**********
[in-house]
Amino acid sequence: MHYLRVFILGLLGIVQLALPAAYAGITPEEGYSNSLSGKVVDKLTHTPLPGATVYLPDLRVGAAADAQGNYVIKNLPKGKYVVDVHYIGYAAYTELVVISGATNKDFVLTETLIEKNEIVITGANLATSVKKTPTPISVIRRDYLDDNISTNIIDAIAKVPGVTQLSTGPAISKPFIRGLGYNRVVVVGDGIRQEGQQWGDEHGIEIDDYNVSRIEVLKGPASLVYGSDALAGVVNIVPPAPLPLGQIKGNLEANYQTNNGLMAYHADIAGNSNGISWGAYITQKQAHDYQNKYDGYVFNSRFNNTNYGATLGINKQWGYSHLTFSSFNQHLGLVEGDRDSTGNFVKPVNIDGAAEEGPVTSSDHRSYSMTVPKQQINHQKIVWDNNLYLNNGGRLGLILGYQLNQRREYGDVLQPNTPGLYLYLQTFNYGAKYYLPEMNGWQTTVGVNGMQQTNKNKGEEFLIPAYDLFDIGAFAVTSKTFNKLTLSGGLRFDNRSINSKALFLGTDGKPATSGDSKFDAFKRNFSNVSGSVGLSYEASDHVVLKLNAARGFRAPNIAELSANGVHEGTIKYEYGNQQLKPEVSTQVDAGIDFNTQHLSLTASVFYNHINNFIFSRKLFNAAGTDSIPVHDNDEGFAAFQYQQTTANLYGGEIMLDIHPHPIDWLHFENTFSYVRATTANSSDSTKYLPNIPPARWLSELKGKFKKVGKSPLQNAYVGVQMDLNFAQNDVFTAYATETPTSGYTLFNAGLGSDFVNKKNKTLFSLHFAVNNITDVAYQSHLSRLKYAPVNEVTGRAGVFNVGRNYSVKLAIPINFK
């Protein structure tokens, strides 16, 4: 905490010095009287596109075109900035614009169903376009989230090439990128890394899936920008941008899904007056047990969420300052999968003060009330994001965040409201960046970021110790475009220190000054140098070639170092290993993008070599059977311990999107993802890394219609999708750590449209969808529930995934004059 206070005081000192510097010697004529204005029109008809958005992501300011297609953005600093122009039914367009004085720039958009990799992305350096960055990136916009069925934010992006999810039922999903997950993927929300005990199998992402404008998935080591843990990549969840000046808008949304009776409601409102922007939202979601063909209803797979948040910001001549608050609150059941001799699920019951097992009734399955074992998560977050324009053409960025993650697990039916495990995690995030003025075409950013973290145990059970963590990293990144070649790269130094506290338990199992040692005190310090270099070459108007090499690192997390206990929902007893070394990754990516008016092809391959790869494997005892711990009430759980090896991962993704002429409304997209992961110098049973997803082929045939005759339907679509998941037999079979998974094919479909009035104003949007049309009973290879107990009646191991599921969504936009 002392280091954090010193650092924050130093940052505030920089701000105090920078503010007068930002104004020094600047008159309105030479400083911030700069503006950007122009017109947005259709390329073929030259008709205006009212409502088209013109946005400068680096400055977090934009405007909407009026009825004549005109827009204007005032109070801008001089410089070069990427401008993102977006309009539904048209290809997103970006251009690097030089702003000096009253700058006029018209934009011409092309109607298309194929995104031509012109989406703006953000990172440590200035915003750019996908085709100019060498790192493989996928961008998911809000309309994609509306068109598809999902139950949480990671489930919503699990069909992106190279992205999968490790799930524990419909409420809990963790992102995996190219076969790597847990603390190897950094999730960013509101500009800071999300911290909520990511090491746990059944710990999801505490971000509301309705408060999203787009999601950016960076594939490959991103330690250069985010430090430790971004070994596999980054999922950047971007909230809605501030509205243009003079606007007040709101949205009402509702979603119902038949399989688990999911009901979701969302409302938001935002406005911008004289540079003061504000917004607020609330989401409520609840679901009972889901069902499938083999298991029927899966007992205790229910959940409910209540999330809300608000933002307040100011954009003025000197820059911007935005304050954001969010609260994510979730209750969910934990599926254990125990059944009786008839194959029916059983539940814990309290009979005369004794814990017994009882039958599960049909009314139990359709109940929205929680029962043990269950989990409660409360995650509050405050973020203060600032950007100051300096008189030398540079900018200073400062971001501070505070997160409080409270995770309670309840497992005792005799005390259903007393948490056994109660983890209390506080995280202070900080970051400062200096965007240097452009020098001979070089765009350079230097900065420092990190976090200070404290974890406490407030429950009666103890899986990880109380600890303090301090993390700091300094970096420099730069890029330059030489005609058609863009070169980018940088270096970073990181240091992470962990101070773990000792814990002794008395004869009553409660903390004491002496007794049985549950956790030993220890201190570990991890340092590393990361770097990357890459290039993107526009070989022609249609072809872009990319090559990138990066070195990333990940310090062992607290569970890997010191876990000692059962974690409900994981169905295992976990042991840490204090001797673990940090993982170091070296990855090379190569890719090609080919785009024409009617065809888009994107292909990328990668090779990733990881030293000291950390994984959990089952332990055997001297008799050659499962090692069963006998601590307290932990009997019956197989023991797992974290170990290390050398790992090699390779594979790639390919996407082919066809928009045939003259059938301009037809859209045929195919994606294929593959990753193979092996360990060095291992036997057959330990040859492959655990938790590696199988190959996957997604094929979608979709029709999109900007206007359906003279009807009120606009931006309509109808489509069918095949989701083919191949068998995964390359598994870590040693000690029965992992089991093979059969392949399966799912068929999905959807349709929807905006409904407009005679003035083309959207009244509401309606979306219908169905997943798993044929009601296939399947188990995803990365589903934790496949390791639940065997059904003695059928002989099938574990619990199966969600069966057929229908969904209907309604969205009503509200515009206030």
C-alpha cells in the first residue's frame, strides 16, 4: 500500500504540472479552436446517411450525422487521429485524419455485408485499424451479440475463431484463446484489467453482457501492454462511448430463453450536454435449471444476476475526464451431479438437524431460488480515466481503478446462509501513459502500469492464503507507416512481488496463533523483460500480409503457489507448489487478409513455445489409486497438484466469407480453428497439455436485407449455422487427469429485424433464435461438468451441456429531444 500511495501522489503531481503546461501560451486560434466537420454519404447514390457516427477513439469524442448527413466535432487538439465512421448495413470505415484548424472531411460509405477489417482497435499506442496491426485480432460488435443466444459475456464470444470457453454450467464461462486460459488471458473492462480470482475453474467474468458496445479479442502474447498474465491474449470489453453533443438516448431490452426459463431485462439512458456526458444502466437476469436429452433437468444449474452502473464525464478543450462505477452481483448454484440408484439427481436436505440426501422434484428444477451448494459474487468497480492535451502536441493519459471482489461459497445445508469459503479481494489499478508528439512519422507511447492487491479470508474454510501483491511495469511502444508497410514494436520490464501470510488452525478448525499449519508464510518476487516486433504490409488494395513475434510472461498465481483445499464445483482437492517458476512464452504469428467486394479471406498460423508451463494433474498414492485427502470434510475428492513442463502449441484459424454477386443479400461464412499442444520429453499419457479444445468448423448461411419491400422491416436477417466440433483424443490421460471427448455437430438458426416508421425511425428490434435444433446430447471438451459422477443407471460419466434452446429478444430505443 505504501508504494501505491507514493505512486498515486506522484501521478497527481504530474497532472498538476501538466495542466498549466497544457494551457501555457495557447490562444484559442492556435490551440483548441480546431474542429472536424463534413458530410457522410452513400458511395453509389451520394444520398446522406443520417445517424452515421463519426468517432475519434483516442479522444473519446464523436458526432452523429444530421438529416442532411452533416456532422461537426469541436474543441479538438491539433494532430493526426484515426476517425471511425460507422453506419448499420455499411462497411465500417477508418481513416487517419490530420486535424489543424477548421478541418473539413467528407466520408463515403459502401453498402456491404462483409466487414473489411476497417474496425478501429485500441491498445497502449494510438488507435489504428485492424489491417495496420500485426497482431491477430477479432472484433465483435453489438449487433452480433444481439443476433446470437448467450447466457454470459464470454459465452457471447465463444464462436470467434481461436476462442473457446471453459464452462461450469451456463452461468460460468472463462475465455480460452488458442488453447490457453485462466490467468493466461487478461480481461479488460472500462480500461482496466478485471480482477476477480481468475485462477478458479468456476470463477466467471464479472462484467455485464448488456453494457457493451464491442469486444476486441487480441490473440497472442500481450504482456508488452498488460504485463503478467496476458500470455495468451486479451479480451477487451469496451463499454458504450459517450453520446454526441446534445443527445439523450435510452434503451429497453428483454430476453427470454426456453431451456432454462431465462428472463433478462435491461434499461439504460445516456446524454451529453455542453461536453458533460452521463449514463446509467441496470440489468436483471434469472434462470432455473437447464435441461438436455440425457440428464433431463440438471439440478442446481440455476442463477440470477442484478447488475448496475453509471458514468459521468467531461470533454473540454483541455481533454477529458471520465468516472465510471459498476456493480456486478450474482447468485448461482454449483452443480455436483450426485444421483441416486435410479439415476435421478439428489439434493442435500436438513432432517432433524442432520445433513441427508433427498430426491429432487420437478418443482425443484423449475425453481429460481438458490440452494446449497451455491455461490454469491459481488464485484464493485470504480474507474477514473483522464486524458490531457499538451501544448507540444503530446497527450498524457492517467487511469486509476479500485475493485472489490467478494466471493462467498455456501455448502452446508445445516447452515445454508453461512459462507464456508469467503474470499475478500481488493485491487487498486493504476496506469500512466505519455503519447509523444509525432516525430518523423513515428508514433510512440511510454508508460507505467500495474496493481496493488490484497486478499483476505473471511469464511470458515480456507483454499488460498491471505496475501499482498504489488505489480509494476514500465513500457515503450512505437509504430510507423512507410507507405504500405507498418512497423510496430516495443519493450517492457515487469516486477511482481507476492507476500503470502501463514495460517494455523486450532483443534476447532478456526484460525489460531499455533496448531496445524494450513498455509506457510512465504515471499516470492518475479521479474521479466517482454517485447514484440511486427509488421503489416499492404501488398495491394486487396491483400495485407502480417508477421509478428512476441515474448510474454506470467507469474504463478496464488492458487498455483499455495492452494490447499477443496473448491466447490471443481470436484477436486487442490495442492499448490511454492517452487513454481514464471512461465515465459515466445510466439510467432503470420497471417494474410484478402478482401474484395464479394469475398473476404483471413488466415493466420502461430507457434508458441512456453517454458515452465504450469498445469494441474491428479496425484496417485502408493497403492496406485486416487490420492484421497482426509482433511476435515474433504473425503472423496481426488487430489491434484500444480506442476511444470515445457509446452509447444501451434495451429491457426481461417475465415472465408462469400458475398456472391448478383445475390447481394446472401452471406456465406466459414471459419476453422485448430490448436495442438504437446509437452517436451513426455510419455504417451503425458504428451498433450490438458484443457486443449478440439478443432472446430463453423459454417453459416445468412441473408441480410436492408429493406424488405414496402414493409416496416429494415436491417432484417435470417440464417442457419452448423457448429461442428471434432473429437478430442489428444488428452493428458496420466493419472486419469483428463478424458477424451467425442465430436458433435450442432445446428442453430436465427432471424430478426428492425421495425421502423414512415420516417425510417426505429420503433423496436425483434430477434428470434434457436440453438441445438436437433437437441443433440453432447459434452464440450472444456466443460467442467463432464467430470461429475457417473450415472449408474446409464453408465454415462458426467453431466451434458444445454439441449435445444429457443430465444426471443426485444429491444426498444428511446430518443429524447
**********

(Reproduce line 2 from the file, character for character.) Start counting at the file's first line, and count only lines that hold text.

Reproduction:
Amino acid sequence: MHYLRVFILGLLGIVQLALPAAYAGITPEEGYSNSLSGKVVDKLTHTPLPGATVYLPDLRVGAAADAQGNYVIKNLPKGKYVVDVHYIGYAAYTELVVISGATNKDFVLTETLIEKNEIVITGANLATSVKKTPTPISVIRRDYLDDNISTNIIDAIAKVPGVTQLSTGPAISKPFIRGLGYNRVVVVGDGIRQEGQQWGDEHGIEIDDYNVSRIEVLKGPASLVYGSDALAGVVNIVPPAPLPLGQIKGNLEANYQTNNGLMAYHADIAGNSNGISWGAYITQKQAHDYQNKYDGYVFNSRFNNTNYGATLGINKQWGYSHLTFSSFNQHLGLVEGDRDSTGNFVKPVNIDGAAEEGPVTSSDHRSYSMTVPKQQINHQKIVWDNNLYLNNGGRLGLILGYQLNQRREYGDVLQPNTPGLYLYLQTFNYGAKYYLPEMNGWQTTVGVNGMQQTNKNKGEEFLIPAYDLFDIGAFAVTSKTFNKLTLSGGLRFDNRSINSKALFLGTDGKPATSGDSKFDAFKRNFSNVSGSVGLSYEASDHVVLKLNAARGFRAPNIAELSANGVHEGTIKYEYGNQQLKPEVSTQVDAGIDFNTQHLSLTASVFYNHINNFIFSRKLFNAAGTDSIPVHDNDEGFAAFQYQQTTANLYGGEIMLDIHPHPIDWLHFENTFSYVRATTANSSDSTKYLPNIPPARWLSELKGKFKKVGKSPLQNAYVGVQMDLNFAQNDVFTAYATETPTSGYTLFNAGLGSDFVNKKNKTLFSLHFAVNNITDVAYQSHLSRLKYAPVNEVTGRAGVFNVGRNYSVKLAIPINFK